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EN210 Drama questions


undefined, object
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Author of Oedius Rex?
Author of The Glass Menagerie
Tennessee Williams
"<You> know wh I judge to be the trouble with YOU? Inferiority complex! Know what that is? That's what they call it when someone low rates himself! <I> understand because I had it too!"
"He used to call <me> 'Blue Roses.'"
The blind seer in Oedipus Rex.
"Oh never have to come here with my father's blood upon <me>! Never to have been the man they call <his mother's husband>!"
"Ah miserable! That is the ony word <I> have for you know. That is the only word <I> can ever have."
"Honey, don't push with your fingers...and chew-chew! Chew your food and give your salivary glands a chance to function!"
"Comb your hair!"
Oedipus's brother-in-law and uncle.
Oedipus's wife and mother.
The 2 sons of Oedipus who killed each other; names of the 2 sisters in "Antigone."
Eteocles & Polynices/Antigone and Ismene
"<I> am going to bury him. Will <you> come?" "I am going to bury the brother I love."
"They mean a great deal to <me>, but <I> have no strength to break the laws that were made for the public good."
"<This boy> has sold out to a woman." "<You'll> never marry her while she lives." "<You> girl-struck fool, don't play at words with me."
"The time is not far off when <you> shall pay back corpse for corpse, flesh of <your> flesh. The one in a grave before her death, the other, dead, denied the grave... The furies and the drk gods of hel are swift with terrible punishment
"<Her grief> is too great fr public lamentation and doubtless <she> has gone to her chamber to weep for her dead son, leading her maidens in his dirge."
"<She> covered her brother's body. Is this indecent? She kep him from dogs and vultures. Is this a crime?... She should have all the honor that can give her."
"There is no happiness where there is no wisdom; no wisdom but in submission to the gods. Big words are always punished, and proud men in old age learn tobe wise."
"Aieee, man of agony--that is the only name I have for you, that and no other ever, ever, ever."
"Whoever he is...let that man drag outhis life in agony, step by painful stp--if... he proves to be an intimate of our house... may the curse I just called upon him strike me!"
"Stop in the name of godif you love your life, call off this search! My suffereing is enough! You're doomed--may you never fathom who you are!" Speaker? Addressee!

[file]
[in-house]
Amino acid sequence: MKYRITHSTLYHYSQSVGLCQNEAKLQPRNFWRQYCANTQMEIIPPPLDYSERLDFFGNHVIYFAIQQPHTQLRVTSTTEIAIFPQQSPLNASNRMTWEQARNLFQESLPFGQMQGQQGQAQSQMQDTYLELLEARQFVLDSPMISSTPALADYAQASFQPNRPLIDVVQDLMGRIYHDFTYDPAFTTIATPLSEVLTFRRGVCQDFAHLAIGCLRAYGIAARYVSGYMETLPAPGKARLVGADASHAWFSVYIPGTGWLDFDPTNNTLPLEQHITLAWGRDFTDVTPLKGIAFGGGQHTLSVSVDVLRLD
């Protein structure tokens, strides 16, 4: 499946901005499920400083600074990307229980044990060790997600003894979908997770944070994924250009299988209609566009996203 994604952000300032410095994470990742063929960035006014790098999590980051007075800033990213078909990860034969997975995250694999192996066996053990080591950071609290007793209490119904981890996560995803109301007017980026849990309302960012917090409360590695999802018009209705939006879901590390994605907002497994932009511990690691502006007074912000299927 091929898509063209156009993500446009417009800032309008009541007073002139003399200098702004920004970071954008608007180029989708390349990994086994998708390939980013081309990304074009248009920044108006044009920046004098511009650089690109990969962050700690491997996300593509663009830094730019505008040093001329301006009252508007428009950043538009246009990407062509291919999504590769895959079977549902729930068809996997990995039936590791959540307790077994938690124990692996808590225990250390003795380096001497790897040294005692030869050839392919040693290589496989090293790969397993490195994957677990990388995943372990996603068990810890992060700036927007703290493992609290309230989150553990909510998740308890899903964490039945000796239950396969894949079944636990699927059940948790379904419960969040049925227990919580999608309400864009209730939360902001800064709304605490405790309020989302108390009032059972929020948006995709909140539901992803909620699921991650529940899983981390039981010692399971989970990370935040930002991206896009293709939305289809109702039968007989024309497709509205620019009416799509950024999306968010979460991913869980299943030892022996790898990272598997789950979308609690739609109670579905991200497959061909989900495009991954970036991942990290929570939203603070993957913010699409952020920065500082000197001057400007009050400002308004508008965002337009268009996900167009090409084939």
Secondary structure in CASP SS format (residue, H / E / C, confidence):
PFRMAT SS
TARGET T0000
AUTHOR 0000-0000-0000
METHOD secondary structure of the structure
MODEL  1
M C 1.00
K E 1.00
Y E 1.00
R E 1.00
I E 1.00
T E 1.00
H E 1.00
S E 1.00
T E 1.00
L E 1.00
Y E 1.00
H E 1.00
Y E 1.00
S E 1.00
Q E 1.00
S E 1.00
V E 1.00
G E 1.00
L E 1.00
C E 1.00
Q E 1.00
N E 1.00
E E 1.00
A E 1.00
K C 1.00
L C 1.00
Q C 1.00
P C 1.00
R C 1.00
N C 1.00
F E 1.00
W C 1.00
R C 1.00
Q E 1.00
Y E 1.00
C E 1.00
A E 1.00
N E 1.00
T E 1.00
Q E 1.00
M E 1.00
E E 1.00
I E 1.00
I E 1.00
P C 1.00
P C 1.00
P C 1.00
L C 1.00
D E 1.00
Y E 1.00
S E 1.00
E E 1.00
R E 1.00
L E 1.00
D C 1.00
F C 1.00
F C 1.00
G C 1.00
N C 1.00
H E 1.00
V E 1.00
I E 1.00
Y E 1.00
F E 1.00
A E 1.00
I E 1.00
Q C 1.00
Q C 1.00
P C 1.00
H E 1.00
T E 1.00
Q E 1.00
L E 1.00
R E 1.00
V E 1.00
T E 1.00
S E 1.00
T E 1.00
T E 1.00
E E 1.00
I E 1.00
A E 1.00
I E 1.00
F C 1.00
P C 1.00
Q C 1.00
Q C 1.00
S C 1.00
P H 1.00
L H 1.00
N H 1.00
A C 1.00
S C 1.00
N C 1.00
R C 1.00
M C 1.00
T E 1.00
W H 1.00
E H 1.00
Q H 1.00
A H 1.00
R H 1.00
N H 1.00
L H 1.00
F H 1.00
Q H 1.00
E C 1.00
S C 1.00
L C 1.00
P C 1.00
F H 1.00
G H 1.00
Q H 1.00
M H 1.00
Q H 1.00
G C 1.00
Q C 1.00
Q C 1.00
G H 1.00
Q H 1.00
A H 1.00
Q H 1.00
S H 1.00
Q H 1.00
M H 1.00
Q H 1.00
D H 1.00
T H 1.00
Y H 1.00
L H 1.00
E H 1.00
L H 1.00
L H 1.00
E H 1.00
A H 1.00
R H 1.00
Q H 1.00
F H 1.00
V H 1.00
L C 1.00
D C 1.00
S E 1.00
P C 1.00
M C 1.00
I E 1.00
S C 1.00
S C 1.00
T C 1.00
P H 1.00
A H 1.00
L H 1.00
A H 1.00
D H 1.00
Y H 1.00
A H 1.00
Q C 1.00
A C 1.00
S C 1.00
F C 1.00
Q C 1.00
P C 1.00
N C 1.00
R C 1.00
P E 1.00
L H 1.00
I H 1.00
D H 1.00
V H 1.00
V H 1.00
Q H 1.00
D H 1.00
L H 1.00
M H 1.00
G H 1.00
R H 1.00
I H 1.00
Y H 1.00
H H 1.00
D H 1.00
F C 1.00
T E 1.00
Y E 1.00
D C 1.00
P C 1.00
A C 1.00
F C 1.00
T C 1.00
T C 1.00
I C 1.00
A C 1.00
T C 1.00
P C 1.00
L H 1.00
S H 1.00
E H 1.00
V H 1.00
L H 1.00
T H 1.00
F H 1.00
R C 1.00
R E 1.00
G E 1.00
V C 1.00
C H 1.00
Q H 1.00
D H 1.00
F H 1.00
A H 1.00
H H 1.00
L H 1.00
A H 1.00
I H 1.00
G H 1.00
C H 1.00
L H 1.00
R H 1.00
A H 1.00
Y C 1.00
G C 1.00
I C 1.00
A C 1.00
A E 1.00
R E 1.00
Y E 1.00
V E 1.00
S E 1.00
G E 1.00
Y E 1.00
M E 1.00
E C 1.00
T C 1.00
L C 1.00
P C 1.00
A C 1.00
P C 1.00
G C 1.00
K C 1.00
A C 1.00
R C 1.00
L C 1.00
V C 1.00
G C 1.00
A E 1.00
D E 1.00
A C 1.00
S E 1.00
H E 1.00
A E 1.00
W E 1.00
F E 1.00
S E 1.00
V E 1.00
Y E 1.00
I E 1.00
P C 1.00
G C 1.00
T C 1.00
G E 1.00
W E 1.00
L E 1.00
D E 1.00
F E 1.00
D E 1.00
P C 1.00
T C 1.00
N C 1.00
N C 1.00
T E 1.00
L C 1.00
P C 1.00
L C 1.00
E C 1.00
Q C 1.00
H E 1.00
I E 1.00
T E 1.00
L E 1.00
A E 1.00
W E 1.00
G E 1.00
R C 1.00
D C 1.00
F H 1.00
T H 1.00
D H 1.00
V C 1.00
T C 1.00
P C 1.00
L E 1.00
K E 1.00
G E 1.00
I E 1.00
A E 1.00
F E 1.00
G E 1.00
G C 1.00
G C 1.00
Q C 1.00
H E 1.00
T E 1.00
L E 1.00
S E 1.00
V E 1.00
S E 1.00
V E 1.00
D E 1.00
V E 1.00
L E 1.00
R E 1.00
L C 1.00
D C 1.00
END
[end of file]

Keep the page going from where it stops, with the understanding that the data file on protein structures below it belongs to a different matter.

"Oh, how <she> wept mourning the marriage bed where she let loose that double brood--monsters-husband by her husband, children by her child."
"But <I> am the oppositeof a stage magician. He gives you the illusion that has the appearance of truth. <I> give you truth in the pleasant disguise of illusion."
"In the ees of others, she's terribly shy and lives in a world of her own and those things make her seem a little peculiar to people outside the house. <She> lives in a world of little glass ornaments."
"A fragile, unearthly prettiness has come out <her>. <She> is like a piece of translucent glass touched by light, given a momentary radiance, not actual, not lasting."
"Do you mind me telling you that? Has anyone told you that you were pretty?... I've got strings on me... I go out all the time with a girl named Betty." Speaker?
"It always comes upon me unawares, taking me altogether by surprise. Perhaps it was a familiar bit of music...or only a piece of transparent glass.
"The window is filled with pieces of colored glass, tiny trasparent bottles in delicate colors, like bits of shattered rainbow."
"Fraily, thy name is woman.!" Speaker?
"This above all: to thine own self be true, and it must follow as the night the day. Thou canst not then be false to any man."
"My dear sister... keep you in the rear of your affection. Out of the shot and danger of desire. The chariest omaid is prodigal enough if she unmask her beauty to the moon. Virtue itself scapes not calumnious strokes." Speaker? Addressee?
"Now Hamlet, hear. Tis given out that, sleeping in my orchard, a serpent stung me."
Ghost of King Hamlet
"To be or not to be, that is the question."
"The lady doth protest too much, me thinks."
Queen Gertrude
"I must be cruel to be kind. This bad begins, and worse remains behind."
Theme of My Papa's Waltz
family violence
Theme of The Chimney Sweeper
child exploitation
Theme of The Workbox
Theme of The Ruined Maid
naivity, social commentary
Theme of Anyone Lived in a Pretty How Town
love and death
Theme of Death Be Not Proud
Theme of A Valediction: Forbidding Mourning
love and death
Theme of Go and Catch a Falling Star
impossibilities of love
Theme of Let Me Not to the Marriage of True Minds
true love
Theme of My Mistress' Eyesare Nothing Like the Sun
understanding true love
Setting of Oedipus Rex
Setting of Antigone
Setting of The Glass Menagerie
St. Louis 1937
Setting of Hamlet

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